When moving house or taking on a new plot, often the soil is in poor condition – depleted nutrients and lack of humus creating a poor growing environment. What to do to improve things and reinvigorate the soil.
The first thing to do in a new garden is check how it copes in heavy rain. If there are lingering puddles it indicates either poor drainage, compacted soil or a hardpan under the surface.
Poor drainage can be difficult and may need some thought as to the general design of the garden or the construction of a soakaway to drain the excess water away. Compacted soil isn’t a major problem, digging or rotavating will open it up or even just forking to open it up in a similar way to spiking a lawn. Hardpans under the surface can be sorted the same way but being deeper means they’re harder work to break up.
The next task is to check the acidity level with a pH test kit. They’re cheaply available from garden centres, DIY stores etc. There’s a couple of articles on lime on the site. Some plants prefer a quite acid soil but most vegetables and grass do best on soils near neutral as this makes the nutrients more available. Lime also helps to break up a heavy clay soil – as does gypsum
Manure and Compost
The best additives to bring a soil back to life and get it in good heart are compost and aged manure. Both of these will add the major nutrients to the soil but more importantly they will add humus and micro-nutrients. Far better than throwing handfuls of fertiliser about!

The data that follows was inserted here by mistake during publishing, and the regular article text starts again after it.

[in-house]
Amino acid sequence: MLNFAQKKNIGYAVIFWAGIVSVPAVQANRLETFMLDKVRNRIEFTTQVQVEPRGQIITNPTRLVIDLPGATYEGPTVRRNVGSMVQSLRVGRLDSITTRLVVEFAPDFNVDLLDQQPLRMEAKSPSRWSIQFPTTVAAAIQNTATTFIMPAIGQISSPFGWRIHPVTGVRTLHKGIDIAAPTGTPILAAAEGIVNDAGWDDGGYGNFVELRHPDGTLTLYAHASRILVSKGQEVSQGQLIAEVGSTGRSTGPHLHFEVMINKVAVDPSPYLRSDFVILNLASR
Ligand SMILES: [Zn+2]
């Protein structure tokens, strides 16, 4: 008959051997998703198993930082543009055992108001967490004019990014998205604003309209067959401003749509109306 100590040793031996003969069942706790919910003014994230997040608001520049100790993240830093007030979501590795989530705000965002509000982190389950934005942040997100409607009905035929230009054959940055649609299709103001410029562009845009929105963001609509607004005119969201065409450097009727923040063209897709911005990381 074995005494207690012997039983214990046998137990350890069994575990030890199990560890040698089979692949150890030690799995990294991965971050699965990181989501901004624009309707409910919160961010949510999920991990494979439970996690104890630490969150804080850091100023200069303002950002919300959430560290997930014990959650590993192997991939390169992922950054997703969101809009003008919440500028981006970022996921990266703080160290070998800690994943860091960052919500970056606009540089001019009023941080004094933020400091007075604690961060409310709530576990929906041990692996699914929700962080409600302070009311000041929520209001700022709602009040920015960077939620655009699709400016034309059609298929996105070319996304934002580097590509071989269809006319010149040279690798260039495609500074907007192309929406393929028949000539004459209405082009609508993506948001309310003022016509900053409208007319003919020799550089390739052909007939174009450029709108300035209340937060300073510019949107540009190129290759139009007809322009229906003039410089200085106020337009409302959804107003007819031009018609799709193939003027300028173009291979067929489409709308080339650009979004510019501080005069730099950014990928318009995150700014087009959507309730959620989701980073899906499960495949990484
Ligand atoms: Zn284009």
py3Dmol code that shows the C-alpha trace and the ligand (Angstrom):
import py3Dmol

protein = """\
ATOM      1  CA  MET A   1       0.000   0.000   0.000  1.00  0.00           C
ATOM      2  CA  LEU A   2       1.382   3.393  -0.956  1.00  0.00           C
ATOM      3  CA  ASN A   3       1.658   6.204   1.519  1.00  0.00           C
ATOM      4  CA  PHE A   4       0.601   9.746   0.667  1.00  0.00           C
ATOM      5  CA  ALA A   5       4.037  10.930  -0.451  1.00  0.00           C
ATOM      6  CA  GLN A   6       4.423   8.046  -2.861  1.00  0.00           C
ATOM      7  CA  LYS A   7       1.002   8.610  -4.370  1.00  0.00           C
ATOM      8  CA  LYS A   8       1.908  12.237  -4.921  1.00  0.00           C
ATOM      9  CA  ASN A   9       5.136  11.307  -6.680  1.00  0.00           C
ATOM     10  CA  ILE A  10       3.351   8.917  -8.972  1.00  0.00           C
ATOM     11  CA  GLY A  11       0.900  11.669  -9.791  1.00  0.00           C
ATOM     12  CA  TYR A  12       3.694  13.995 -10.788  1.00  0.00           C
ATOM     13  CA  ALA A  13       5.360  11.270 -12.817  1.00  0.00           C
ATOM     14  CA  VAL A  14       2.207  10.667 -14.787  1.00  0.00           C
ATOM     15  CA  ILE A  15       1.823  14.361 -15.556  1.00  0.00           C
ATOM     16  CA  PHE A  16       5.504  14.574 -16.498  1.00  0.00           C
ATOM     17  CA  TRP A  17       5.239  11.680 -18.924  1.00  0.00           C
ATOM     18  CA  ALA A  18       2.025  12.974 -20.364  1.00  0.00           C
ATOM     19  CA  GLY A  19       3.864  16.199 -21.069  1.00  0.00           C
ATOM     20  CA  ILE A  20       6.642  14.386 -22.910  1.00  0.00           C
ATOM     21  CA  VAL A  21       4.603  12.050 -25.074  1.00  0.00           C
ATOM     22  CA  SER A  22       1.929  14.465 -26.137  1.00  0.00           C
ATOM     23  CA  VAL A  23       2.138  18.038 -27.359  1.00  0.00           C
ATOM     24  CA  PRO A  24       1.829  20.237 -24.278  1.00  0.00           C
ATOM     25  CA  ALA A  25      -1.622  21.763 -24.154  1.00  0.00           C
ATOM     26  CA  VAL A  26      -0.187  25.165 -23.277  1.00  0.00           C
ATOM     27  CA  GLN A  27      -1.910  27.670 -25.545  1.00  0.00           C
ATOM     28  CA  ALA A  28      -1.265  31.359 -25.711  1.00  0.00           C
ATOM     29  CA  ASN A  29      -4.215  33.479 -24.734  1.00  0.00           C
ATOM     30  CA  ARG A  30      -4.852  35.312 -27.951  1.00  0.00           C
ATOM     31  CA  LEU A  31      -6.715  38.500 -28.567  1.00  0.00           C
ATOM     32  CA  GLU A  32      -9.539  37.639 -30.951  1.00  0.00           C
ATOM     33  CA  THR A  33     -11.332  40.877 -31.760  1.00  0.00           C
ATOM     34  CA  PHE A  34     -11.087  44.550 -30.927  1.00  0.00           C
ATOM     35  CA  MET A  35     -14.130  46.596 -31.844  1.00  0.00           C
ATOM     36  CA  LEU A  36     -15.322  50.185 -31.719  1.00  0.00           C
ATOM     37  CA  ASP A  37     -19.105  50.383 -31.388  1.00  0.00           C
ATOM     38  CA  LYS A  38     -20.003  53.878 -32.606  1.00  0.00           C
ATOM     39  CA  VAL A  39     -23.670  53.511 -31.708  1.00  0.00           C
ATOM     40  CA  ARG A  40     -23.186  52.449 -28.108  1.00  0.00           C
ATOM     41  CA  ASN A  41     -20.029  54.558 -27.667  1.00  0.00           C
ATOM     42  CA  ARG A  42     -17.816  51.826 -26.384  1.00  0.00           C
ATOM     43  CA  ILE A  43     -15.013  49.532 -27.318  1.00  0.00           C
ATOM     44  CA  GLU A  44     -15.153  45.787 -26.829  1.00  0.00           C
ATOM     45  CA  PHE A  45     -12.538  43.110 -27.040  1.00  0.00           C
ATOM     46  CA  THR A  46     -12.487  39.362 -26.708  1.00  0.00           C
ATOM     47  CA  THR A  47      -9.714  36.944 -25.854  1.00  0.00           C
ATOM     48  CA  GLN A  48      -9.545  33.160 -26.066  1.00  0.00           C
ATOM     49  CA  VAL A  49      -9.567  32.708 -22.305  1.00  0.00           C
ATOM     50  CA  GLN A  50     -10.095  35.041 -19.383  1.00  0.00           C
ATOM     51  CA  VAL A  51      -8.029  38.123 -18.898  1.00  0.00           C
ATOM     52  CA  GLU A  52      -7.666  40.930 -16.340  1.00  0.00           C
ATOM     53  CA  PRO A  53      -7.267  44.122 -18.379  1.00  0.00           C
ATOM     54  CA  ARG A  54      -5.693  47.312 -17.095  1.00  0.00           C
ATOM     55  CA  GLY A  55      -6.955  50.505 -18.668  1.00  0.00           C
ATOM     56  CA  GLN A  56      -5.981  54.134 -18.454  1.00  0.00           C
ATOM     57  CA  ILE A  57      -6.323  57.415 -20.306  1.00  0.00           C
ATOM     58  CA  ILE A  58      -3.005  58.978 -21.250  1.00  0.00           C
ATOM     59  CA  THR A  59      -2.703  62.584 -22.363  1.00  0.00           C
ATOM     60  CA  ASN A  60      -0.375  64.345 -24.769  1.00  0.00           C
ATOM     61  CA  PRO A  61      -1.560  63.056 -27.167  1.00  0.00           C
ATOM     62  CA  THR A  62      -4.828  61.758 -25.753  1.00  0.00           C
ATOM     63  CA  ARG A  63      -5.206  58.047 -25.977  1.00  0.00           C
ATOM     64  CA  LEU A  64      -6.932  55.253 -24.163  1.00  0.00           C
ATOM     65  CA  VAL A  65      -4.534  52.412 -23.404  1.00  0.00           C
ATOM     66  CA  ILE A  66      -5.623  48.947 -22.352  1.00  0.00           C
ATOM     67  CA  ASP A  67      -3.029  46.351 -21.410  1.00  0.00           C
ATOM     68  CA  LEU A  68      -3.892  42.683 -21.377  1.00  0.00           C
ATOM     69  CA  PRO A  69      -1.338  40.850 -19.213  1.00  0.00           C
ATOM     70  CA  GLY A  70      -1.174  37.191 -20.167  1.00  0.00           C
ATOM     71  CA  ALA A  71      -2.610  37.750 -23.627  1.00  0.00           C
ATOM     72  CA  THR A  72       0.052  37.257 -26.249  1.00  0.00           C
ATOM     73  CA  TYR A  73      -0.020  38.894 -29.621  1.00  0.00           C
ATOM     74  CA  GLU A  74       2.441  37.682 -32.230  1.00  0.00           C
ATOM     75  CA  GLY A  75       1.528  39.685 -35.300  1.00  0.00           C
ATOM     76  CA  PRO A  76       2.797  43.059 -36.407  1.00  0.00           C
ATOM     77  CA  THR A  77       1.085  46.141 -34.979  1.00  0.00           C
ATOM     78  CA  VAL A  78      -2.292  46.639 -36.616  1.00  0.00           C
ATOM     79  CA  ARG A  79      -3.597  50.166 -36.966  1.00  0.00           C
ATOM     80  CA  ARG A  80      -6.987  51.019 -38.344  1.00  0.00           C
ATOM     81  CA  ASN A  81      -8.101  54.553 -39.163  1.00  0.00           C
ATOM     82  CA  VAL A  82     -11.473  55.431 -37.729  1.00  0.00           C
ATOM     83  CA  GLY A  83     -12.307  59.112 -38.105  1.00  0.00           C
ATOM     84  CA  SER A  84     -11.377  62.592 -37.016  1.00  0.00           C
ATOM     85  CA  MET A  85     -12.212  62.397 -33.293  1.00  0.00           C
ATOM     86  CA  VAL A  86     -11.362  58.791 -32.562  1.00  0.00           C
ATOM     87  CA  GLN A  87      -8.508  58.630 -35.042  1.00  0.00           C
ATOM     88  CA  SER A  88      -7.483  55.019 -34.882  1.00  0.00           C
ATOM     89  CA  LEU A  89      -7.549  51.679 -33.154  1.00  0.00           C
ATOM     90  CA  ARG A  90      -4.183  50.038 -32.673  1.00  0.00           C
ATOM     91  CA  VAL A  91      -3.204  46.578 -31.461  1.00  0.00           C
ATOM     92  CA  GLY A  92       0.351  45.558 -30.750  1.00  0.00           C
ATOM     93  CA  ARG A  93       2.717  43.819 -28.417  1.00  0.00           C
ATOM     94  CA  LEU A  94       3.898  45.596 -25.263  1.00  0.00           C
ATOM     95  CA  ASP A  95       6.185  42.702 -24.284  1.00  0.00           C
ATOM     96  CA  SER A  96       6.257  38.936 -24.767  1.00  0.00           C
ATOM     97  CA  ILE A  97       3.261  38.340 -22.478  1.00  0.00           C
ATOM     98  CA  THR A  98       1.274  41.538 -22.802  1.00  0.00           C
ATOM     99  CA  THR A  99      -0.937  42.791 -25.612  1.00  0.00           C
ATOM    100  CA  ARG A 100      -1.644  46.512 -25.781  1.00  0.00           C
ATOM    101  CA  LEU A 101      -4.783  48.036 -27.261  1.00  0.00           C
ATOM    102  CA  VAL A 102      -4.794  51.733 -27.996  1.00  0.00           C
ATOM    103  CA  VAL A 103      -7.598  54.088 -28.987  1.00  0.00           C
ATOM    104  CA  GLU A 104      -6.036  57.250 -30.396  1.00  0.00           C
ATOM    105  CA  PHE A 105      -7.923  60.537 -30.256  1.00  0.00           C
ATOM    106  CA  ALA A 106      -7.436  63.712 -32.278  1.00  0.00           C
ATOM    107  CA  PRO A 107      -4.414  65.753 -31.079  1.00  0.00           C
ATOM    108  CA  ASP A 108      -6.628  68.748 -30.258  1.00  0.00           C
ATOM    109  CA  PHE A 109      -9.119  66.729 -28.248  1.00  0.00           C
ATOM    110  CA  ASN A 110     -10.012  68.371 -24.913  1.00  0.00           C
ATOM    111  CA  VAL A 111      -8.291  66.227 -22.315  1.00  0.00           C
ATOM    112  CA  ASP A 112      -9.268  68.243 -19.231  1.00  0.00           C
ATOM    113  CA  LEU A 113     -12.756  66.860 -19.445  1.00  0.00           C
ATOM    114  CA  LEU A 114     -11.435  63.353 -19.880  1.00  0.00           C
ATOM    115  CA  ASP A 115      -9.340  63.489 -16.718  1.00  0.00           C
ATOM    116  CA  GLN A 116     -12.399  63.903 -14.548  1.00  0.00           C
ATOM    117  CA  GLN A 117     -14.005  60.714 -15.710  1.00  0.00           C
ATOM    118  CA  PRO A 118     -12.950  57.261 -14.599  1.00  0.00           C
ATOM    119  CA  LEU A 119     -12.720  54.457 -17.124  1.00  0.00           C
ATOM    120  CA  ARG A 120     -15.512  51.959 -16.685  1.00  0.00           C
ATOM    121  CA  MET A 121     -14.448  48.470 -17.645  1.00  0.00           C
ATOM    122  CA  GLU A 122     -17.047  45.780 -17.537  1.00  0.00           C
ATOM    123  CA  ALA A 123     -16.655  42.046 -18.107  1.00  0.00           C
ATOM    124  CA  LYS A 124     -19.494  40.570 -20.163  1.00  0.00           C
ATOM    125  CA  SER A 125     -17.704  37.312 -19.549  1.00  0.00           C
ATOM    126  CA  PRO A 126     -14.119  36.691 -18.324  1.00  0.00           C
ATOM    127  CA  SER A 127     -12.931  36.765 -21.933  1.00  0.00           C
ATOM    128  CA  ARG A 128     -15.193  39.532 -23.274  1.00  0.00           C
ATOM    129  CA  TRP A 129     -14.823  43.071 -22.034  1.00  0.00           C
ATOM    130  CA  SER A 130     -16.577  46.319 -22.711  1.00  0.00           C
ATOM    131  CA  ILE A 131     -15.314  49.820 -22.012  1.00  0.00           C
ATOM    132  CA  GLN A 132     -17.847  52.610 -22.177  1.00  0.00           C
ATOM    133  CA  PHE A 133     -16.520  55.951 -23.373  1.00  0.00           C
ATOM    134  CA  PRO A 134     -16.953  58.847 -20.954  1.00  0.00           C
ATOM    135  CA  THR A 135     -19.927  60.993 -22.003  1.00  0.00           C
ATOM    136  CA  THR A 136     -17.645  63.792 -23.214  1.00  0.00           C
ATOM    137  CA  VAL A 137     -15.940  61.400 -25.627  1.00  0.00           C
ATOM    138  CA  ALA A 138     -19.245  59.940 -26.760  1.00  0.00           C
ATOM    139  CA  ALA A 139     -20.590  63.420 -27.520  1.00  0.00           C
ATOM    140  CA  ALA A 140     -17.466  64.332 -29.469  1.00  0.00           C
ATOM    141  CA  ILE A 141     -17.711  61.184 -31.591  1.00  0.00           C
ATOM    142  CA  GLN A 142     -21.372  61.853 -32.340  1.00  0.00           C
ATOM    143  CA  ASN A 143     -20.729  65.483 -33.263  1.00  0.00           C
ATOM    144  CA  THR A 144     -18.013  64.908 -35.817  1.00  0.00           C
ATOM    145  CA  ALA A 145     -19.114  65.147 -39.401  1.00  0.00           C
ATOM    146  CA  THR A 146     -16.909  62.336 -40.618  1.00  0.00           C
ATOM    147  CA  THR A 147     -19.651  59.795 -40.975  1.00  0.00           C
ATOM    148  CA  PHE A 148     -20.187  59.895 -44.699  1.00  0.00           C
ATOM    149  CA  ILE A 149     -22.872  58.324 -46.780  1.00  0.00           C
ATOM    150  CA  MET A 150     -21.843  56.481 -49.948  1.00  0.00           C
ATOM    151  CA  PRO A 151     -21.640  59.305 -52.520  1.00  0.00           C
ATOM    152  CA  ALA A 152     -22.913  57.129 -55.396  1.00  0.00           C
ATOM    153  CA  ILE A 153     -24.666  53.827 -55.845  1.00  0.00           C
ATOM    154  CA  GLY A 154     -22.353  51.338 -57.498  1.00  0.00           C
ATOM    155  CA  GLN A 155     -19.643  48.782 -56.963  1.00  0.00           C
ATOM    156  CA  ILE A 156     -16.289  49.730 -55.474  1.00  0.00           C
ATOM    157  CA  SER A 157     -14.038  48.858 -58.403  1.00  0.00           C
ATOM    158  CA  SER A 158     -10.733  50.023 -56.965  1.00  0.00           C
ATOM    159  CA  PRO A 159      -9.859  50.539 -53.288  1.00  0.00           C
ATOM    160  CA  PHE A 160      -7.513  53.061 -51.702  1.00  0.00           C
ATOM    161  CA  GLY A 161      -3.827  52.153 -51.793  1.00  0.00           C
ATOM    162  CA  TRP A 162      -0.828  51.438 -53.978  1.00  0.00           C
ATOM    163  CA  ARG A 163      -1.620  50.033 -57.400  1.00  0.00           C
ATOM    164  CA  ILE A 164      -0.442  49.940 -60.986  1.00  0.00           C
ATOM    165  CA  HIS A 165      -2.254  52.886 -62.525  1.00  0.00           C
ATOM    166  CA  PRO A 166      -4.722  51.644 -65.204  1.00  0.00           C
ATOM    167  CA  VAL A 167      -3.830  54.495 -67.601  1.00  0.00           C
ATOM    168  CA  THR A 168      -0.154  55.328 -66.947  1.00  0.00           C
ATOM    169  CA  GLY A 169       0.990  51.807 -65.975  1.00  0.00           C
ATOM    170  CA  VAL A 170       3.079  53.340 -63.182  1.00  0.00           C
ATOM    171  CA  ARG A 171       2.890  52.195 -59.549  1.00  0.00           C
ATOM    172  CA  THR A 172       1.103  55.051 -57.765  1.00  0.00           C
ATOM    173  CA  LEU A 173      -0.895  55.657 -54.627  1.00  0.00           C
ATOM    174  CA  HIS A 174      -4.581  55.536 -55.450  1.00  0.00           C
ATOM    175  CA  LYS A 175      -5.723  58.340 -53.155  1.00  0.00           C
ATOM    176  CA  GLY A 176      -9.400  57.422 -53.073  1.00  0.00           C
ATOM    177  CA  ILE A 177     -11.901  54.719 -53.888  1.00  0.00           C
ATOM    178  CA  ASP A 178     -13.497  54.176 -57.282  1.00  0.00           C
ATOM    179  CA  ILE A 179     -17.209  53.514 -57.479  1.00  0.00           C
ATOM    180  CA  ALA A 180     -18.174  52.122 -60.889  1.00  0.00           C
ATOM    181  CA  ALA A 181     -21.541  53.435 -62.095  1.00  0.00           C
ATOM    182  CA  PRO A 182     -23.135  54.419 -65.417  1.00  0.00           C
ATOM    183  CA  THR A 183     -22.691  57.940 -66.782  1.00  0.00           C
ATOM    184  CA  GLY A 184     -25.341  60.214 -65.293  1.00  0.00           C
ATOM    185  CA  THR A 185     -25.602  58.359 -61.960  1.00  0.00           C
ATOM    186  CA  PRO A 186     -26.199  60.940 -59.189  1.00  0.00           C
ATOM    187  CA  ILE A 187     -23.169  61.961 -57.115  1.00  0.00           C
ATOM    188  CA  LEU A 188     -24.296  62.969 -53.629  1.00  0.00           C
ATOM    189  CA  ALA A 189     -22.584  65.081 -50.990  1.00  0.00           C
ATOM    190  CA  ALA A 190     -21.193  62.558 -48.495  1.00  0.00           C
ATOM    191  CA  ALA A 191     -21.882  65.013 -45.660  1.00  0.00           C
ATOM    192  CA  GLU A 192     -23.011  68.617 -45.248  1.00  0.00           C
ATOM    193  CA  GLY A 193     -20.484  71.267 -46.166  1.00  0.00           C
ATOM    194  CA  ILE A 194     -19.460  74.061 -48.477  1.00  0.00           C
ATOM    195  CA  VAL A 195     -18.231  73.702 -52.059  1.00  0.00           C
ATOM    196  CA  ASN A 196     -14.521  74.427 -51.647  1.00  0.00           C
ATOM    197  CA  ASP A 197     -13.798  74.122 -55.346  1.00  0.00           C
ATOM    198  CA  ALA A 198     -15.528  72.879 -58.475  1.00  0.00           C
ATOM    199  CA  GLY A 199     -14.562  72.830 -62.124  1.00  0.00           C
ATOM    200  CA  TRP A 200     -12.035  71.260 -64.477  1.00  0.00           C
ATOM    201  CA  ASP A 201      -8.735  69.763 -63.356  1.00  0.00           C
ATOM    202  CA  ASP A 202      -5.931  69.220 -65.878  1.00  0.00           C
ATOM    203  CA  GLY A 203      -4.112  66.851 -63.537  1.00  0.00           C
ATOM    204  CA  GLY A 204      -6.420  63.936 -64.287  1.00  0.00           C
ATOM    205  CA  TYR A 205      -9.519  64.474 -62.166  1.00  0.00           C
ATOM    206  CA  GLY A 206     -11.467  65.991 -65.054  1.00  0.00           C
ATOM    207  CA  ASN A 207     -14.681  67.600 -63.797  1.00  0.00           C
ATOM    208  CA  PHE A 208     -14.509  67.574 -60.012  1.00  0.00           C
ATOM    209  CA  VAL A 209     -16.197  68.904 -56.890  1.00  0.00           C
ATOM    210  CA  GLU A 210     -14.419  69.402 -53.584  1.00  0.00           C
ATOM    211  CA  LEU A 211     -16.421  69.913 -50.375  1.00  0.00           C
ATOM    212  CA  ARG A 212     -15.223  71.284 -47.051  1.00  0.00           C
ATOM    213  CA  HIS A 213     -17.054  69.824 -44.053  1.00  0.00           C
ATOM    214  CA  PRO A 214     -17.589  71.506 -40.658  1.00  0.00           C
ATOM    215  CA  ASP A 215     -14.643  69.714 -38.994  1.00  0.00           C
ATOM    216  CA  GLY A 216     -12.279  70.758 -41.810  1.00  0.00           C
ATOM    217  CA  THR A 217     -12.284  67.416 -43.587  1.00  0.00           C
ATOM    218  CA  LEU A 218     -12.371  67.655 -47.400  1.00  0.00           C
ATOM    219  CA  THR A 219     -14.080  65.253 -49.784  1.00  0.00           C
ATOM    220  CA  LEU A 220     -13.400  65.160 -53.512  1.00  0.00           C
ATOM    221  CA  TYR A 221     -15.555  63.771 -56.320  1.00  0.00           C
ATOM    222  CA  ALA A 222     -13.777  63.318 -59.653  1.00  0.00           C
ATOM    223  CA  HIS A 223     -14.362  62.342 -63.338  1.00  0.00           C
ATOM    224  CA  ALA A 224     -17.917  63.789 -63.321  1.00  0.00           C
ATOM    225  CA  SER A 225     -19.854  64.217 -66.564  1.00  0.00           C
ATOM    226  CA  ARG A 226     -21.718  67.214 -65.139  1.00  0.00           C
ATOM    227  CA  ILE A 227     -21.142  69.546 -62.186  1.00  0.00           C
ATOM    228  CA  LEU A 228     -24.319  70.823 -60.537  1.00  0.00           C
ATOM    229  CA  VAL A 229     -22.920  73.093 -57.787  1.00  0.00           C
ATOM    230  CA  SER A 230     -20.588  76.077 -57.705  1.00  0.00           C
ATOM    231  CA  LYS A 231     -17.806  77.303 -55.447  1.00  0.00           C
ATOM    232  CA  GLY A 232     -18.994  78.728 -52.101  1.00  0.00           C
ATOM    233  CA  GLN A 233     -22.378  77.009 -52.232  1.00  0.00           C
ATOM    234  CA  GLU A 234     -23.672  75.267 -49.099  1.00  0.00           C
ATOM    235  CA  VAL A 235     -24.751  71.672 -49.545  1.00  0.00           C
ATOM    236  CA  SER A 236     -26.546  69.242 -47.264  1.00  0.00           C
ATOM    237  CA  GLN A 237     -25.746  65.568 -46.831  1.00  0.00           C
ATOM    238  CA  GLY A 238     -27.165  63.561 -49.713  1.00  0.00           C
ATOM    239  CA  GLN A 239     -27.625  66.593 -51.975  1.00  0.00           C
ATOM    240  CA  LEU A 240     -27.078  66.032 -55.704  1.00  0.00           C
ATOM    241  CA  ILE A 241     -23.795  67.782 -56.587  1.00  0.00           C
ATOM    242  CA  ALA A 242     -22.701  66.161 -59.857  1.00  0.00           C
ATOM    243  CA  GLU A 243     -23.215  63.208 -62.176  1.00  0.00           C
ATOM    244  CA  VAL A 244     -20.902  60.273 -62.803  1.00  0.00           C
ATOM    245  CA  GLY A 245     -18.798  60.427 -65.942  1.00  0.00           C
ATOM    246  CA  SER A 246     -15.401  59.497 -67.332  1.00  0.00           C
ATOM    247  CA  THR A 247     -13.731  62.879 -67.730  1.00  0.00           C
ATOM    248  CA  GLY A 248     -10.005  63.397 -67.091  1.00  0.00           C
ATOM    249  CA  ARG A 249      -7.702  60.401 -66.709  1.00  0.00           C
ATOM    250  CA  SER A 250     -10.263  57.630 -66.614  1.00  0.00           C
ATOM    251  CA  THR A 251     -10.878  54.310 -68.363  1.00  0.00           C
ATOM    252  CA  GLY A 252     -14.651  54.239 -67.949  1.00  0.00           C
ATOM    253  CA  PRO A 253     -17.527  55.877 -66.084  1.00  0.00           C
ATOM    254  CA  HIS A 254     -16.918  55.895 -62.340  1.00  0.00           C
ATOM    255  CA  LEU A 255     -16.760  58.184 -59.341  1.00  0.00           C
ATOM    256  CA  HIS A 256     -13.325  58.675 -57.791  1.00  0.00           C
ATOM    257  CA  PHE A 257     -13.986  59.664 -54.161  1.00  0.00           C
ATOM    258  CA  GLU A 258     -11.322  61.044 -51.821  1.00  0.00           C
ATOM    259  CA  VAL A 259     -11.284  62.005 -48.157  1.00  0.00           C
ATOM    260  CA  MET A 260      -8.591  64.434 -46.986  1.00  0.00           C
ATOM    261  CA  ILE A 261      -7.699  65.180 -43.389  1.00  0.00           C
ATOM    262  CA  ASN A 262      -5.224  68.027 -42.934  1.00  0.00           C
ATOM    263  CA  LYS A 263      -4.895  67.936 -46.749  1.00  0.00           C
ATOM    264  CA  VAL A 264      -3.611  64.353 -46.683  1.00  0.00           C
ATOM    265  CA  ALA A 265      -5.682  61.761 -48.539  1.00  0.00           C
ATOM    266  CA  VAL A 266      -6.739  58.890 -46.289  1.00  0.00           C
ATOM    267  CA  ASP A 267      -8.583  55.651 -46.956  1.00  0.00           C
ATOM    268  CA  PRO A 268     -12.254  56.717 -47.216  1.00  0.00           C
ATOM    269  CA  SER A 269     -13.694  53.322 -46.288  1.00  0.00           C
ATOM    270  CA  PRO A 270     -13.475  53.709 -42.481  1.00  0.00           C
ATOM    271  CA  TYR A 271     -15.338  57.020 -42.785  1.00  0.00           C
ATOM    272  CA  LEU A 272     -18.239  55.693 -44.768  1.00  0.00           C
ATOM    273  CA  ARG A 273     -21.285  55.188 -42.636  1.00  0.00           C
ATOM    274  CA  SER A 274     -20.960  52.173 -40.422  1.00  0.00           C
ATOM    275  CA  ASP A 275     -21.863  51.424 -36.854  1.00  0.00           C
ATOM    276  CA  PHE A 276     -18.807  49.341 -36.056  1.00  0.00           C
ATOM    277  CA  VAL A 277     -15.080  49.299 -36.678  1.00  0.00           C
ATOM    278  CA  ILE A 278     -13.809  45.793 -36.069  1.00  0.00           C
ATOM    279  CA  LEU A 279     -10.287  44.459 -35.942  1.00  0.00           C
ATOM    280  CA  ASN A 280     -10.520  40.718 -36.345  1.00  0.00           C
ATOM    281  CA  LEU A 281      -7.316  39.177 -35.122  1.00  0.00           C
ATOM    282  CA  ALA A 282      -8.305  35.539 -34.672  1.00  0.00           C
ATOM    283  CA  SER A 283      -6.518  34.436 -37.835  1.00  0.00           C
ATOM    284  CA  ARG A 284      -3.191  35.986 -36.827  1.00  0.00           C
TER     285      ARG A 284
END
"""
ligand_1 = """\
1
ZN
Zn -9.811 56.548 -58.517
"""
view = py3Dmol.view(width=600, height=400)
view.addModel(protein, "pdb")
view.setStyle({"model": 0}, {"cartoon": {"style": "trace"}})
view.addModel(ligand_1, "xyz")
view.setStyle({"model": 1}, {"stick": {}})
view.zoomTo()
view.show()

One clear indicator of exhausted soil is a lack of worms, within months of adding compost or manure you’ll notice a big improvement in worm numbers. They’ll be busily improving the soil sustainably for you and the more the merrier.
Adding aged manure or compost will not harm any plants although meadow wild flowers do prefer a poor soil, the condition they’ve evolved to grow in. Adding fresh manure however can cause problems as it’s too strong. If you have a choice, always get the oldest manure you can. Otherwise, put it in a pile and let nature do it’s work for a few months.
How much manure / compost to add?
There’s an easy answer to this, as much as you can. If supplies are limited, and they usually are, do a section of the plot each year. Aim for a minimum of a layer a couple of inches (50mm) thick at least, preferably double that initially.
How to add the manure?
Much depends on the existing state of the soil. With a light, fairly friable soil just laying the manure on the surface may be enough. The worms will mix it into the soil below given time. Personally, I’d fork it into the top six inches though even with a light soil.
With a compacted heavy soil, usually clay, I’m afraid it’s some hard work ahead. An initial double dig, adding the available manure into the trenches as you go will be the best method to quickly produce a good, deep growing medium
A Warning about Manure
Sometimes farmers use a selective herbicide on their pasture which has a nasty ability to linger in the dung and poison your plot. I’ve written about this many times over the years since the problem reared its ugly head. Please check out these articles before obtaining your manure. Aminopyralid.
There’s a number of articles on the site about fertilisers, manures, green manures, compost and composting. See Composts & Fertilisers